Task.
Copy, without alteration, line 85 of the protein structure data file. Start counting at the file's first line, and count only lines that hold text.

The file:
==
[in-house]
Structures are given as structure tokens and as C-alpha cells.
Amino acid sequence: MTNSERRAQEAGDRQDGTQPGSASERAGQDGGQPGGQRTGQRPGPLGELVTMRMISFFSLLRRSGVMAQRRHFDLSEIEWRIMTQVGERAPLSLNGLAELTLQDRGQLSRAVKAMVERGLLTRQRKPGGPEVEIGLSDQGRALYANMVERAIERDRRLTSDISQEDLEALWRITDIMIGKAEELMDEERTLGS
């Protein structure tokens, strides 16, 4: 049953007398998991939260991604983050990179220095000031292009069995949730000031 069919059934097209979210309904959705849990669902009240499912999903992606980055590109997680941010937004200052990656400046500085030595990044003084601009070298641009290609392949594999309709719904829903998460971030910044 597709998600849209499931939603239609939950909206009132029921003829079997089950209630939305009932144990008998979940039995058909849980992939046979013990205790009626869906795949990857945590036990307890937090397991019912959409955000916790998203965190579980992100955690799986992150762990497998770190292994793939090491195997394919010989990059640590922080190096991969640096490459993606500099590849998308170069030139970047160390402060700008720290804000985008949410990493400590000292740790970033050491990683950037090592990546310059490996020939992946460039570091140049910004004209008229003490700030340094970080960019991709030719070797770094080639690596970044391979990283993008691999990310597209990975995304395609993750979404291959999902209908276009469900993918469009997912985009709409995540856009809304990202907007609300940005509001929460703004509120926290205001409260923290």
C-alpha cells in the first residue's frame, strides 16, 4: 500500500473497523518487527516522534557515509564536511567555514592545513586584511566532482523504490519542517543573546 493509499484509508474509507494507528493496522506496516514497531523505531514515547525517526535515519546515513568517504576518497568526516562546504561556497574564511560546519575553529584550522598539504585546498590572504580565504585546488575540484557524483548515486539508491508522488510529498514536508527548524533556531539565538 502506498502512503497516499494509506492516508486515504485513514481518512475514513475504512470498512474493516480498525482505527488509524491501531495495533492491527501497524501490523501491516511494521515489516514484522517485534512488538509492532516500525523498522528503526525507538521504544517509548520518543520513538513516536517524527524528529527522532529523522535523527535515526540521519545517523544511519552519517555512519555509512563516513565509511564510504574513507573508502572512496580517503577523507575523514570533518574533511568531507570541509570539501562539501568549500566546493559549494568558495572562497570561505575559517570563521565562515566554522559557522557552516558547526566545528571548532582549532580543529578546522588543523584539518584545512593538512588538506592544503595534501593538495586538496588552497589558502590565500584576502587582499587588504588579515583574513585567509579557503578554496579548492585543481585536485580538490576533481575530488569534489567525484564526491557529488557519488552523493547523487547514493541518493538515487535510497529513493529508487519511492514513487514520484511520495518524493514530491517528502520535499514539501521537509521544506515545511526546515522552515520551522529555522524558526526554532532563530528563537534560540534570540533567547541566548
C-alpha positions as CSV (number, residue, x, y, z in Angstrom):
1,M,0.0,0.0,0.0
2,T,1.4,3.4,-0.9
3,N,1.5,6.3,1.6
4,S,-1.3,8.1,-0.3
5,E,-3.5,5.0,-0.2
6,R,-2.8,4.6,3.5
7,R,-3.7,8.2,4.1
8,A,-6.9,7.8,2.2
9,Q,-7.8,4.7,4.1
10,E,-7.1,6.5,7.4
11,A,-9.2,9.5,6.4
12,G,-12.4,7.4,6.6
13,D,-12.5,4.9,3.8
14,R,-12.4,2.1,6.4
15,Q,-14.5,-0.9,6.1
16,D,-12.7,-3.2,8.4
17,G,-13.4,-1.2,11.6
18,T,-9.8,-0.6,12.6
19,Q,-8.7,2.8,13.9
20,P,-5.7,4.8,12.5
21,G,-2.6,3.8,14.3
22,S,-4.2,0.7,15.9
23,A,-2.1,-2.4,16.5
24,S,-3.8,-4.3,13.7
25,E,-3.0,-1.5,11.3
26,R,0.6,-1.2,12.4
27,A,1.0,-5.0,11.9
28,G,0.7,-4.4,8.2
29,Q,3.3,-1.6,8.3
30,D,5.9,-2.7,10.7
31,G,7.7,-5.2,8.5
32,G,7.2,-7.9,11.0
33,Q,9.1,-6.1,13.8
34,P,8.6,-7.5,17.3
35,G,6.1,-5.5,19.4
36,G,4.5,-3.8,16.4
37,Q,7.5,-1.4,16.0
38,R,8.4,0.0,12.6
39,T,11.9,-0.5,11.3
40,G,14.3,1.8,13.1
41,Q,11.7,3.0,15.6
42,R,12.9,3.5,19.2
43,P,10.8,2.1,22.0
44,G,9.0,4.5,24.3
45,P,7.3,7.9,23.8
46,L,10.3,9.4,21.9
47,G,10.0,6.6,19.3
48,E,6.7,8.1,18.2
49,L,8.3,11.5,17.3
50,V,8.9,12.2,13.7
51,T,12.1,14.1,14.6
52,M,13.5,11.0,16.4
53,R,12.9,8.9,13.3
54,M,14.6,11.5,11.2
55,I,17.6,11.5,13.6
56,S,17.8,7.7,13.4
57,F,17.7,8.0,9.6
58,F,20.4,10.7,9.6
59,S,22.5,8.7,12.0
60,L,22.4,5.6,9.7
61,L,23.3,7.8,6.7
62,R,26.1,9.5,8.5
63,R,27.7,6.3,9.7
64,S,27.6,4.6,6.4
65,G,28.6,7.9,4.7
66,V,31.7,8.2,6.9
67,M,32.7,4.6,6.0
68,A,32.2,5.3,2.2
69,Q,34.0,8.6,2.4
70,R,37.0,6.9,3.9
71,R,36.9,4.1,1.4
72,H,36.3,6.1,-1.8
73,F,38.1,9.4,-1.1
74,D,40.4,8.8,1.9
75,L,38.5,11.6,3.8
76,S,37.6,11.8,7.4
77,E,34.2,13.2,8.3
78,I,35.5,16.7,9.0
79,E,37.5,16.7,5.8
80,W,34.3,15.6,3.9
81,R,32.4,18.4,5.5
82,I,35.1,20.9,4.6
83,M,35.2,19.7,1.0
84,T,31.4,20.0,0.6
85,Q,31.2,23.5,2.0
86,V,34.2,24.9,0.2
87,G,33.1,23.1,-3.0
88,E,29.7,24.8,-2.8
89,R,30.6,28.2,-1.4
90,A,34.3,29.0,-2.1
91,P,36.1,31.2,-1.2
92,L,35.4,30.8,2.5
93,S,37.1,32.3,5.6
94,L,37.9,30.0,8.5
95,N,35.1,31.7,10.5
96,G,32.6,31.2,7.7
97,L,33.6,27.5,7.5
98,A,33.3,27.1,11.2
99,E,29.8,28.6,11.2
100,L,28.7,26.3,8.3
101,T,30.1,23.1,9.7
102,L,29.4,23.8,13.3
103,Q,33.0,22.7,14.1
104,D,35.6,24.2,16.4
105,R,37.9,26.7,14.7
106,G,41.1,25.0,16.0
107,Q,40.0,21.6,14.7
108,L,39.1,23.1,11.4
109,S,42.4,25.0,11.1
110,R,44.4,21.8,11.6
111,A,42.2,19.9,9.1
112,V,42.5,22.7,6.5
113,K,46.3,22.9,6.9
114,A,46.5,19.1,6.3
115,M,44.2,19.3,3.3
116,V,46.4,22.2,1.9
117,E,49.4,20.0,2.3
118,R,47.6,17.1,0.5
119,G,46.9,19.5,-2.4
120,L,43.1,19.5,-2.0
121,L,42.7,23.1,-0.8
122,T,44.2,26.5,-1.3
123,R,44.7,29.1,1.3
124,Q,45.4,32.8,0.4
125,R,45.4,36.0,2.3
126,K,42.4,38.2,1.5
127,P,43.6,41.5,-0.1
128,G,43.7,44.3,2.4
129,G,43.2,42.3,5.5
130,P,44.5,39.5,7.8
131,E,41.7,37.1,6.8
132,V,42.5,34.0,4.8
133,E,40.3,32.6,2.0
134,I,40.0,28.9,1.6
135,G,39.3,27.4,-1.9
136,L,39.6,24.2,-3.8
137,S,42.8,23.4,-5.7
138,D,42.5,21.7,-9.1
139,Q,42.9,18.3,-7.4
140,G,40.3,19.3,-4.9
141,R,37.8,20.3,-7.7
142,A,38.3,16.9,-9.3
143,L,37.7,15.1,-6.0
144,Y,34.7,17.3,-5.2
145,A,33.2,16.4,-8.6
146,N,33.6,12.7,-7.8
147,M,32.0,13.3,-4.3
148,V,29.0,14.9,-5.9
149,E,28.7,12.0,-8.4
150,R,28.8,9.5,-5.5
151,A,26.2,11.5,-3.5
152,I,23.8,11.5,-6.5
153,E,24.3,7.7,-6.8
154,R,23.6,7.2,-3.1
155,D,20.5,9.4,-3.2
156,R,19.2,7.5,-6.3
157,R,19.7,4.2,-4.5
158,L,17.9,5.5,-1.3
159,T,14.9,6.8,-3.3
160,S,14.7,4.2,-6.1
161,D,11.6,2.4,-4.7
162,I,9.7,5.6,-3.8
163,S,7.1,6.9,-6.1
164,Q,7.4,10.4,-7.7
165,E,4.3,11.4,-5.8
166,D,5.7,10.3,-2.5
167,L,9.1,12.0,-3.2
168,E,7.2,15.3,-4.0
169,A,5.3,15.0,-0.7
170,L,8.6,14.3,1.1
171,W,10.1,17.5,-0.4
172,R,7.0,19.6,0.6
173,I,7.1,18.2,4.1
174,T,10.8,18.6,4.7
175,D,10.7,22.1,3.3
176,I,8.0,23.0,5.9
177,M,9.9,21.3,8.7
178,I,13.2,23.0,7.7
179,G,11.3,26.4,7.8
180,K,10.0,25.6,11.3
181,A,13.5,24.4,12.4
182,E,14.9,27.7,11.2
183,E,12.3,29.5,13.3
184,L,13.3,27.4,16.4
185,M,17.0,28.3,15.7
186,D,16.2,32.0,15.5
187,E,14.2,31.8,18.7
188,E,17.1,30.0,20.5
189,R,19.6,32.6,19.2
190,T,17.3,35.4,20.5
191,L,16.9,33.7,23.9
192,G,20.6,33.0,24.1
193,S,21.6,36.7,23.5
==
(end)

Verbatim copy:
79,E,37.5,16.7,5.8